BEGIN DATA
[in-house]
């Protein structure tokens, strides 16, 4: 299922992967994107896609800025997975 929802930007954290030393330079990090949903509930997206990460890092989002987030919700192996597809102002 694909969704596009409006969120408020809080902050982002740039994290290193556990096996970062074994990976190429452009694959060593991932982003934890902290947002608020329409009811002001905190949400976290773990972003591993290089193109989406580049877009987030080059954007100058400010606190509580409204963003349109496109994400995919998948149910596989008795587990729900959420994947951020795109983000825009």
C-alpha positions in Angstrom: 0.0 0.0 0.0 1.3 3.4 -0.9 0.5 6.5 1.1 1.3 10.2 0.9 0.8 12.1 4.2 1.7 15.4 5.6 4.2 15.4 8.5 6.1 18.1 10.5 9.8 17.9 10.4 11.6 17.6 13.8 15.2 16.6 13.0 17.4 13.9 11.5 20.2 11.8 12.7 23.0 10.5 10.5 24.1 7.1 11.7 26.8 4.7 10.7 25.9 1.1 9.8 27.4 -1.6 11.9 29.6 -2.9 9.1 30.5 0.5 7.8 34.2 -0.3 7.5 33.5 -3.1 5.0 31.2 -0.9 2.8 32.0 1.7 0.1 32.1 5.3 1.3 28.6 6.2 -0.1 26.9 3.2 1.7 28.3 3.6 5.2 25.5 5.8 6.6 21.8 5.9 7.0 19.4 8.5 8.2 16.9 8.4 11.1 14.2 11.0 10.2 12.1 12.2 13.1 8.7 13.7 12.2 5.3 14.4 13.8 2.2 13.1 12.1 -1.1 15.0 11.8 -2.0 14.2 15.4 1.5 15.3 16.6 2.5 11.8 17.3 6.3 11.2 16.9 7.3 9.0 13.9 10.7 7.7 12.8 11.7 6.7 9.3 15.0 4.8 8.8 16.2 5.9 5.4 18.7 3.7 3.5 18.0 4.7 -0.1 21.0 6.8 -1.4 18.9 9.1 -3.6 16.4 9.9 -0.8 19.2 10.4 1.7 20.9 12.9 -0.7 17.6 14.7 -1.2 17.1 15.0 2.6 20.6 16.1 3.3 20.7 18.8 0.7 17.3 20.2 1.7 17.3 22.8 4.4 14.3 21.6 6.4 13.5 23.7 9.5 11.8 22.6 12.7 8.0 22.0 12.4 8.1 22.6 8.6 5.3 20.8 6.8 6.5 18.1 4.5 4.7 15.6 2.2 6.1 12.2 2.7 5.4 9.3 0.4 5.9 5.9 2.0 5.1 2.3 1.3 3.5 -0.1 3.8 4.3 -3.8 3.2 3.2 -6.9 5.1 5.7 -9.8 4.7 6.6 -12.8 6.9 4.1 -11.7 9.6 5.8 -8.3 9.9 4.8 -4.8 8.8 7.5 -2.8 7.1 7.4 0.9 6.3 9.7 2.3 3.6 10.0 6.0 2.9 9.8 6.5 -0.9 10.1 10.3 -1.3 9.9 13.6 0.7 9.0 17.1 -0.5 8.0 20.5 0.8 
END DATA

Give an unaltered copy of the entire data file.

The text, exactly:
[in-house]
């Protein structure tokens, strides 16, 4: 299922992967994107896609800025997975 929802930007954290030393330079990090949903509930997206990460890092989002987030919700192996597809102002 694909969704596009409006969120408020809080902050982002740039994290290193556990096996970062074994990976190429452009694959060593991932982003934890902290947002608020329409009811002001905190949400976290773990972003591993290089193109989406580049877009987030080059954007100058400010606190509580409204963003349109496109994400995919998948149910596989008795587990729900959420994947951020795109983000825009």
C-alpha positions in Angstrom: 0.0 0.0 0.0 1.3 3.4 -0.9 0.5 6.5 1.1 1.3 10.2 0.9 0.8 12.1 4.2 1.7 15.4 5.6 4.2 15.4 8.5 6.1 18.1 10.5 9.8 17.9 10.4 11.6 17.6 13.8 15.2 16.6 13.0 17.4 13.9 11.5 20.2 11.8 12.7 23.0 10.5 10.5 24.1 7.1 11.7 26.8 4.7 10.7 25.9 1.1 9.8 27.4 -1.6 11.9 29.6 -2.9 9.1 30.5 0.5 7.8 34.2 -0.3 7.5 33.5 -3.1 5.0 31.2 -0.9 2.8 32.0 1.7 0.1 32.1 5.3 1.3 28.6 6.2 -0.1 26.9 3.2 1.7 28.3 3.6 5.2 25.5 5.8 6.6 21.8 5.9 7.0 19.4 8.5 8.2 16.9 8.4 11.1 14.2 11.0 10.2 12.1 12.2 13.1 8.7 13.7 12.2 5.3 14.4 13.8 2.2 13.1 12.1 -1.1 15.0 11.8 -2.0 14.2 15.4 1.5 15.3 16.6 2.5 11.8 17.3 6.3 11.2 16.9 7.3 9.0 13.9 10.7 7.7 12.8 11.7 6.7 9.3 15.0 4.8 8.8 16.2 5.9 5.4 18.7 3.7 3.5 18.0 4.7 -0.1 21.0 6.8 -1.4 18.9 9.1 -3.6 16.4 9.9 -0.8 19.2 10.4 1.7 20.9 12.9 -0.7 17.6 14.7 -1.2 17.1 15.0 2.6 20.6 16.1 3.3 20.7 18.8 0.7 17.3 20.2 1.7 17.3 22.8 4.4 14.3 21.6 6.4 13.5 23.7 9.5 11.8 22.6 12.7 8.0 22.0 12.4 8.1 22.6 8.6 5.3 20.8 6.8 6.5 18.1 4.5 4.7 15.6 2.2 6.1 12.2 2.7 5.4 9.3 0.4 5.9 5.9 2.0 5.1 2.3 1.3 3.5 -0.1 3.8 4.3 -3.8 3.2 3.2 -6.9 5.1 5.7 -9.8 4.7 6.6 -12.8 6.9 4.1 -11.7 9.6 5.8 -8.3 9.9 4.8 -4.8 8.8 7.5 -2.8 7.1 7.4 0.9 6.3 9.7 2.3 3.6 10.0 6.0 2.9 9.8 6.5 -0.9 10.1 10.3 -1.3 9.9 13.6 0.7 9.0 17.1 -0.5 8.0 20.5 0.8 